Boxes Are Good For Moving

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Posted by admin | Posted in Mental | Posted on 05-03-2010

I recently received a joke via email from one of my best friends:

Retiree Bathtub Test

During a visit to my doctor, I asked him, “How do you determine whether or not a retiree should be put in an old age home?”

“Well,” he said, “we fill up a bathtub, then we offer a teaspoon, a teacup and a bucket to the retiree and ask him or her to empty the bathtub”

“Oh, I understand,” I said. “A normal person would use the bucket because it is bigger than the spoon or the teacup.”

“No” he said. “A normal person would pull the plug. Do you want a bed near the window?”

I like this joke.  I find it funny.  When I hear (or read) good jokes, I work on how to reuse them, so I started doing the same with this one.

However, as I analyzed this one, I began to see that there was another lesson here, marginally more important than making someone laugh—something that I find to be quite important!

Boxes.

Boxes?  (Envision heads tilted like an RCA dog…)

Boxes.

There are certain parameters we all abide by:  We live on this planet.  Gravity.  Weather patterns.  You name it.  (Even such parameters can be worked around, but not regularly enough to be considered trivial.)

The parameters above are analogous to the sides of a box; the “box” we must operate within.

Given such parameters, that still leaves us with a lot of room to live in.  Our “box” is huge!  So big that we don’t even think there is a box.

From the time each of us is born, we are given new parameters that further define the size of our box.  Eat this.  We live in this country.  In this state.  We need an education.  We need a job.  Obey the laws.  [Insert your own parameter(s) here.]

To be relevant, each new parameter must be within our box, so each new parameter will reduce the size of our box.

In life, we will often be confronted with a situation, and be given—either explicitly or implicitly—a set of parameters to deal with that situation.  Several times, those parameters are real, such as the laws of physics, or even the laws of the government.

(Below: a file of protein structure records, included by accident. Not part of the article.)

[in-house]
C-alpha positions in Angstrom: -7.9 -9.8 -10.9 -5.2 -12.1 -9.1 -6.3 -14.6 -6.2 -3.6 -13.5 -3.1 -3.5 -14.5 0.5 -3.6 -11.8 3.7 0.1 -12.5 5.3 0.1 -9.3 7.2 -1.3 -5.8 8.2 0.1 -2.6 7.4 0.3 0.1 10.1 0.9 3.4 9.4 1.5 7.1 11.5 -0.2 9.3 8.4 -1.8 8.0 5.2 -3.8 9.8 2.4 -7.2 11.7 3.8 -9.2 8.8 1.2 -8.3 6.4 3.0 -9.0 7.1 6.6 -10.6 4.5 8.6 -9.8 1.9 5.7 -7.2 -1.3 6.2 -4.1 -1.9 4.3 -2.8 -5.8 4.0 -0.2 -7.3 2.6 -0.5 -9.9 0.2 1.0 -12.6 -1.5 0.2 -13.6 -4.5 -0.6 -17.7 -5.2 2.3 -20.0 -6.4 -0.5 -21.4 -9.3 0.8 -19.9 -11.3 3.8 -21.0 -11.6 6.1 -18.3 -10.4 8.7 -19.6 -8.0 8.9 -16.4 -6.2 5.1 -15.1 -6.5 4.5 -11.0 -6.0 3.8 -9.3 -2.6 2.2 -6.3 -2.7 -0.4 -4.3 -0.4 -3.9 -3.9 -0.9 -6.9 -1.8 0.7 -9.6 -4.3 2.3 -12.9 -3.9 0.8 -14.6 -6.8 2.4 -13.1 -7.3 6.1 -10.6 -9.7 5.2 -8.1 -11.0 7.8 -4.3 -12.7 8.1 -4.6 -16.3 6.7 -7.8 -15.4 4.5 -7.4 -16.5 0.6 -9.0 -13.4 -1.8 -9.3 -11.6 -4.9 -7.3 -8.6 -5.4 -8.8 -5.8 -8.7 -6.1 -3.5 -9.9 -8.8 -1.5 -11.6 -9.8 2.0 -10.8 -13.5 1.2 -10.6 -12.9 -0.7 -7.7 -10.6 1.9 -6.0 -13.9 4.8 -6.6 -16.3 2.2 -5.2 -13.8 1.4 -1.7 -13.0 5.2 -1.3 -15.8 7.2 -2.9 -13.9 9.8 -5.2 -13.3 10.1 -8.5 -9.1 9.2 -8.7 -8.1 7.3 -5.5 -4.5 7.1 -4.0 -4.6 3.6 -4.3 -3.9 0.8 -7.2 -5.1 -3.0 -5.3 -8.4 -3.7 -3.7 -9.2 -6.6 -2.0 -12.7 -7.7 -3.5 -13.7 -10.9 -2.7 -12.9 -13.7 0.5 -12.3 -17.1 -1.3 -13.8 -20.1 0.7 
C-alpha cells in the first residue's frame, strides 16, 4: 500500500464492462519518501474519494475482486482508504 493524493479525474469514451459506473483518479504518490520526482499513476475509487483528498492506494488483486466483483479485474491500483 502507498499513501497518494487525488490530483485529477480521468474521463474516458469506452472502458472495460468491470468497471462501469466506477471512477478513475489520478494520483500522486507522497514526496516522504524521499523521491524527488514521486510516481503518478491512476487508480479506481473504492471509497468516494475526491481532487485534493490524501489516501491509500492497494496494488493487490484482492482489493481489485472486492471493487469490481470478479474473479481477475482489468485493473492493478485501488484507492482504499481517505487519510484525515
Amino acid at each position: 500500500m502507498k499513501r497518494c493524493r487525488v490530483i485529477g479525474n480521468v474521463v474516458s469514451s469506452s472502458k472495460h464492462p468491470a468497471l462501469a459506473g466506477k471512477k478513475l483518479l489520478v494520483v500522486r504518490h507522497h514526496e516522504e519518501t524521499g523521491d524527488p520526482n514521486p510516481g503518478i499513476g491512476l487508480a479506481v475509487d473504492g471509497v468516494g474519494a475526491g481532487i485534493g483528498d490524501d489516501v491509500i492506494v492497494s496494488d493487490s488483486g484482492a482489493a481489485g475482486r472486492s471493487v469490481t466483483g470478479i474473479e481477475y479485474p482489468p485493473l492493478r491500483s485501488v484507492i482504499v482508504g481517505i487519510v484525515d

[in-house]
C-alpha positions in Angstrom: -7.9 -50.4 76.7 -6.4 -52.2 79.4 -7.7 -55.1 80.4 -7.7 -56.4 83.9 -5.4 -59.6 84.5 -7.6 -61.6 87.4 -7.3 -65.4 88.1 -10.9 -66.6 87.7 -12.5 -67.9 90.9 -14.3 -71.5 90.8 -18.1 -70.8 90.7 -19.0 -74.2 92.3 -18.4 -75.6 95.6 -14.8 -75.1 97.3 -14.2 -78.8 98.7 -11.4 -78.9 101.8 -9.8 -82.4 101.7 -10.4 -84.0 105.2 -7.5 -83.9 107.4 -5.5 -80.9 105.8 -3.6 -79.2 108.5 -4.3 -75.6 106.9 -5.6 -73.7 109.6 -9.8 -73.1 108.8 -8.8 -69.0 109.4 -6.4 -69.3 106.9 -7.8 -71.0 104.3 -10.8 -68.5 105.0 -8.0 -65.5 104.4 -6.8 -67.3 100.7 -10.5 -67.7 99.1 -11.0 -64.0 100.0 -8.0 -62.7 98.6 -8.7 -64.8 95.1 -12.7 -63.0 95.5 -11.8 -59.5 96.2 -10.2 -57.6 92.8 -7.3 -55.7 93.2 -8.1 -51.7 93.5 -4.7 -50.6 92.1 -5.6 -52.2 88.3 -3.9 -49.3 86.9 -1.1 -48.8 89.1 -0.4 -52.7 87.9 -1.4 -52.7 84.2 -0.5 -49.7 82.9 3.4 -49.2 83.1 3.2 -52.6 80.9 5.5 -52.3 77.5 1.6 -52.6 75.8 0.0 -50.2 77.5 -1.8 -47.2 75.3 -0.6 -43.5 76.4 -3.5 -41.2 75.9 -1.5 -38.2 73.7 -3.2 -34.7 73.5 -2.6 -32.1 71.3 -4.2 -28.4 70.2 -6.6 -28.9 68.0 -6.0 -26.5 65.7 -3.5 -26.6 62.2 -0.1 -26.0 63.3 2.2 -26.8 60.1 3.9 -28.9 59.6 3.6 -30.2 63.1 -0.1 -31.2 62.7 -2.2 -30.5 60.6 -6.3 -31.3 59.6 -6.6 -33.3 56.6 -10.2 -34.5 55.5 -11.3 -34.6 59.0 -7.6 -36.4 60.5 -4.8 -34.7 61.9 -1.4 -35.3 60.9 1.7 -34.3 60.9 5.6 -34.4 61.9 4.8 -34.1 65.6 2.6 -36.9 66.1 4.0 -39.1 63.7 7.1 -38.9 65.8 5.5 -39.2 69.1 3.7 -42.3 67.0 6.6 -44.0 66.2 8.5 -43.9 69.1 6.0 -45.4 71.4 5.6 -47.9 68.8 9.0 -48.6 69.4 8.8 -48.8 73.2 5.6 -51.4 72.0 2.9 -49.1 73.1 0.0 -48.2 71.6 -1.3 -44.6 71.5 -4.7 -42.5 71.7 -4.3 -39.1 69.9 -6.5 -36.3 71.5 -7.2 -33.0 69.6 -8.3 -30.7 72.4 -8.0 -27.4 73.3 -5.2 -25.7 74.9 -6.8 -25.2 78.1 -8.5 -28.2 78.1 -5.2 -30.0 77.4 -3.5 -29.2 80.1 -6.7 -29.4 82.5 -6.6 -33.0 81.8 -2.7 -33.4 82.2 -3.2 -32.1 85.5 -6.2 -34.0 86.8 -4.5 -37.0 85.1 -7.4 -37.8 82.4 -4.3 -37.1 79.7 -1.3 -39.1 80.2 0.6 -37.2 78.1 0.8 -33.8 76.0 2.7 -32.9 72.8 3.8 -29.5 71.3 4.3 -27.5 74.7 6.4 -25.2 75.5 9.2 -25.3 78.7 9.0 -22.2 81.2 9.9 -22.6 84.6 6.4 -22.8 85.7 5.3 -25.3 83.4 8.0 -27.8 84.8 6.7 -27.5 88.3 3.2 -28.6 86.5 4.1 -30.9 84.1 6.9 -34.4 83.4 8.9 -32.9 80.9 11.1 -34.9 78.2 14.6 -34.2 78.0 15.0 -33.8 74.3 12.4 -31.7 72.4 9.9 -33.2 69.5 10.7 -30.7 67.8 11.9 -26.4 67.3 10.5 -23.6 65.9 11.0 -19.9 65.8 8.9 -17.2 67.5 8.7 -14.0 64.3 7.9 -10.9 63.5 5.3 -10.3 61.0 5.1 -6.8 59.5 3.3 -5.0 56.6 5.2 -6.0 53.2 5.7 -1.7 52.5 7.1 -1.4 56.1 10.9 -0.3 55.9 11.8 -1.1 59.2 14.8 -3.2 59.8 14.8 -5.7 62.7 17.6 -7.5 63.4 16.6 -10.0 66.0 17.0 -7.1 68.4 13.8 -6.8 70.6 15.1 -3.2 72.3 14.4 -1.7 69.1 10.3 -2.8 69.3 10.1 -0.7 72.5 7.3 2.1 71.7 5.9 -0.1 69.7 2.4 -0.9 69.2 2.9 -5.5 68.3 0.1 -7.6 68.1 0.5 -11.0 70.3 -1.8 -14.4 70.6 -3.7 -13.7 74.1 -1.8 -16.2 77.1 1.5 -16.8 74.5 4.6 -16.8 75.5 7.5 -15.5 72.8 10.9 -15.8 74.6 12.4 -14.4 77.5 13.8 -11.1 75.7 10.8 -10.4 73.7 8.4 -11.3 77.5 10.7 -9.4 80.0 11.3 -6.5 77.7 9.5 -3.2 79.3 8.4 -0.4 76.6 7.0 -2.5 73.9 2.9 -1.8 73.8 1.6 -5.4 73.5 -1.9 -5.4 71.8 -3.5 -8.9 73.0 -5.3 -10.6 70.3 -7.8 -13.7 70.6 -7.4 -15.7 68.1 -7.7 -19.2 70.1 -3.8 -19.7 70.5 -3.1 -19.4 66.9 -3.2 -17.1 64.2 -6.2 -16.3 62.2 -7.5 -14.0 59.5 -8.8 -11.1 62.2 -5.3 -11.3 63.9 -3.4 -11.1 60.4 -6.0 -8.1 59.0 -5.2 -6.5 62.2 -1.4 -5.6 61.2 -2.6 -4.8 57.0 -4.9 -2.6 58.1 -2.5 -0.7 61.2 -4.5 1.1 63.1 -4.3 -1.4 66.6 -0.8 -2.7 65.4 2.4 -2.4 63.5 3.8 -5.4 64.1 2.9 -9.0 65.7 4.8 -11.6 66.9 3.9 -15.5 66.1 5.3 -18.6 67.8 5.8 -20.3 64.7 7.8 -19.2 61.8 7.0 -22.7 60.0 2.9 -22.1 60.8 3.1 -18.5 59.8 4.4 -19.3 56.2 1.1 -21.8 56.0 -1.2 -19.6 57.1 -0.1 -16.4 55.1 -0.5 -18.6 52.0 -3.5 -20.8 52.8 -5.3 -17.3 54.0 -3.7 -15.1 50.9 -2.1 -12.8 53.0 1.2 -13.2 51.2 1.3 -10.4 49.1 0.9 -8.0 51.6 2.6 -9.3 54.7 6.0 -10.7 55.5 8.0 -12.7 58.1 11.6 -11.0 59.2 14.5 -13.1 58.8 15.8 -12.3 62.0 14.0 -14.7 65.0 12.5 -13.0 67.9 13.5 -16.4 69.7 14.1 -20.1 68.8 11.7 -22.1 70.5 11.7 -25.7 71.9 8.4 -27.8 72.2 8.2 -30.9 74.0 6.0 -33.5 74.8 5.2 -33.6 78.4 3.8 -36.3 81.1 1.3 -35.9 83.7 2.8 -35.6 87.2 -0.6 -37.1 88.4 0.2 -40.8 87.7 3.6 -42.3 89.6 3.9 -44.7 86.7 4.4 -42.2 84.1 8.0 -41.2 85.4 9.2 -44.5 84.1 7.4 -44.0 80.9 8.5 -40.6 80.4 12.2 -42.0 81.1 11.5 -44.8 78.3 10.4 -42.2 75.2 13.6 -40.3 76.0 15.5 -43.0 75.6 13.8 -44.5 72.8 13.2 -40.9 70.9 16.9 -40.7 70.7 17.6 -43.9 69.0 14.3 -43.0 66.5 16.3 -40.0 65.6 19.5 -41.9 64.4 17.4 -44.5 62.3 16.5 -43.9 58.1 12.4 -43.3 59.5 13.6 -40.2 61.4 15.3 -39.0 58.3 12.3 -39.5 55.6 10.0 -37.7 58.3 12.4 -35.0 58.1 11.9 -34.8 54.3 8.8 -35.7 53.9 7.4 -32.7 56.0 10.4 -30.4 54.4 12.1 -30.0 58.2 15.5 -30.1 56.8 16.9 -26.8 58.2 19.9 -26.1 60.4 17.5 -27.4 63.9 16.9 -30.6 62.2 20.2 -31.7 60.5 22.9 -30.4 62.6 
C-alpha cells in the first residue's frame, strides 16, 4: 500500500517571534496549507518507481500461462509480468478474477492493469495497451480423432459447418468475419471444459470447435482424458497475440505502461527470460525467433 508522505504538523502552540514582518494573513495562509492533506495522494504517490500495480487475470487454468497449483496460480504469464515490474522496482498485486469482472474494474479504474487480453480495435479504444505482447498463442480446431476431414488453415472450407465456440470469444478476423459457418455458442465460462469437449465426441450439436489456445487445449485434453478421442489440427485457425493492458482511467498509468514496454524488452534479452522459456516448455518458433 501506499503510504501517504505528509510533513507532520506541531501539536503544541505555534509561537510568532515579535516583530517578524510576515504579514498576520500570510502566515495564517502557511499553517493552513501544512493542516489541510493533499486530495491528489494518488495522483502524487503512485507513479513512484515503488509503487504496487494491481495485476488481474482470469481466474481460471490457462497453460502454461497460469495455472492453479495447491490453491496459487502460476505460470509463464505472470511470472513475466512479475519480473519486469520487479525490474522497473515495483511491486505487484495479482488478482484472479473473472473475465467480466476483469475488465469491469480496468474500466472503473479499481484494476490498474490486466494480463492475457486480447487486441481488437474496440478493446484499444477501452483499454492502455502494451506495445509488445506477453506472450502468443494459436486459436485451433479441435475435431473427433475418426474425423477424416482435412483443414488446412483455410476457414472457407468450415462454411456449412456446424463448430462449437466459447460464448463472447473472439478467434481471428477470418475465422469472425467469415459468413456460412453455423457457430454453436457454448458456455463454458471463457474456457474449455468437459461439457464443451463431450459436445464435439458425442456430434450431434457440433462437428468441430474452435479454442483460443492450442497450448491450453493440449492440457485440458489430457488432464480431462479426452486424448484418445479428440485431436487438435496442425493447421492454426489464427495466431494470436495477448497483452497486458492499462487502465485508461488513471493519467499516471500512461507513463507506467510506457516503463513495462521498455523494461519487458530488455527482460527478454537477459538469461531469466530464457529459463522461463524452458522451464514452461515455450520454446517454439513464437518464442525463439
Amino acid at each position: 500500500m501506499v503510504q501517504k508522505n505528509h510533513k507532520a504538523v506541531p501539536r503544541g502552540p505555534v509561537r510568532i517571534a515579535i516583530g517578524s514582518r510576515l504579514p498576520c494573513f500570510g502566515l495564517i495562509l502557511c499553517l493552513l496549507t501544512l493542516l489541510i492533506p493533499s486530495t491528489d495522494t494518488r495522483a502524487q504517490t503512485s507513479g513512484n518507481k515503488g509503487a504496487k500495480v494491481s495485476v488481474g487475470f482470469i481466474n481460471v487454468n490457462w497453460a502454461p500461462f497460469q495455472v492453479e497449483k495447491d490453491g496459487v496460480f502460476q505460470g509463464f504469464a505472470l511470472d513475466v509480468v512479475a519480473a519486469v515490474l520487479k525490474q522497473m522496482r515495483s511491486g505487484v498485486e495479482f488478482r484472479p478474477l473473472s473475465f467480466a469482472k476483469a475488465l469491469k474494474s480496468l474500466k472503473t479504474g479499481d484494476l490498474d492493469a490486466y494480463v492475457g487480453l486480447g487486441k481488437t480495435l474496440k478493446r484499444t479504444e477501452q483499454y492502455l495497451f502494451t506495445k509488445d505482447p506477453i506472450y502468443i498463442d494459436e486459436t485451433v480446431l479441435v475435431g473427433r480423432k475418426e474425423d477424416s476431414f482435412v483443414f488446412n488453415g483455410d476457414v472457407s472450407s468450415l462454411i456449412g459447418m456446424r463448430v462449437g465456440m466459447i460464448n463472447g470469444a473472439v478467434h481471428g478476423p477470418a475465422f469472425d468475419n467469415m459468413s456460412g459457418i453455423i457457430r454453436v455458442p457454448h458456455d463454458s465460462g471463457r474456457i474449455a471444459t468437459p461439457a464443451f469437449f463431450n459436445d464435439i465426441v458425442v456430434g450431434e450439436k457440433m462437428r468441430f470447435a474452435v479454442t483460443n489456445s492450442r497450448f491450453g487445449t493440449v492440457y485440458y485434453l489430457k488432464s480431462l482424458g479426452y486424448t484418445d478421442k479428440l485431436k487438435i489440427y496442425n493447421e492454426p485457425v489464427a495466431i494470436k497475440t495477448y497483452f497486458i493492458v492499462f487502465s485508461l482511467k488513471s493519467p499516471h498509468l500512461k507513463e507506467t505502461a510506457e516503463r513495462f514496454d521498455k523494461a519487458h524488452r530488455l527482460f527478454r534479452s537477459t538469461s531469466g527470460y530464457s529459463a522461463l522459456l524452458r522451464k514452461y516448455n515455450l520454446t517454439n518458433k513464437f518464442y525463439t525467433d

When such parameters are real, we must abide by them, due to potential repercussions by stepping out of the “box.”

However—and where the lesson of the above joke comes in—there are situations in which we assume our own parameters.  We create artificial boundaries for ourselves much tighter than the real parameters.  Over time, these artificial boundaries become so” real,” that we can’t even imagine what’s on the other side of them.  But they’re only real in our minds.

When we have freedom of movement within our boundaries, we feel relaxed and content, perhaps even blissfully unaware of any boundaries.  But as soon as we feel even minimally constrained within our box, we start becoming stressed.  Have you ever felt “boxed in?”  “Unable to move?”  With very little “wiggle room?”

Periodically, we must each examine the parameters of our “boxes,” including “rediscovering” what’s on the other side of them—investigate what’s outside the box—to determine if the parameter defining that particular side of the box was indeed a legitimate constraint, or did we just assume it was.  How can we make our boxes bigger?  So big that I can’t even see the sides?  HOW DO I BECOME FREE?

Life is already absurd on its own, without us making it even more absurd than it has to be.

Pull the plug!  (Or find a nice window for your box…)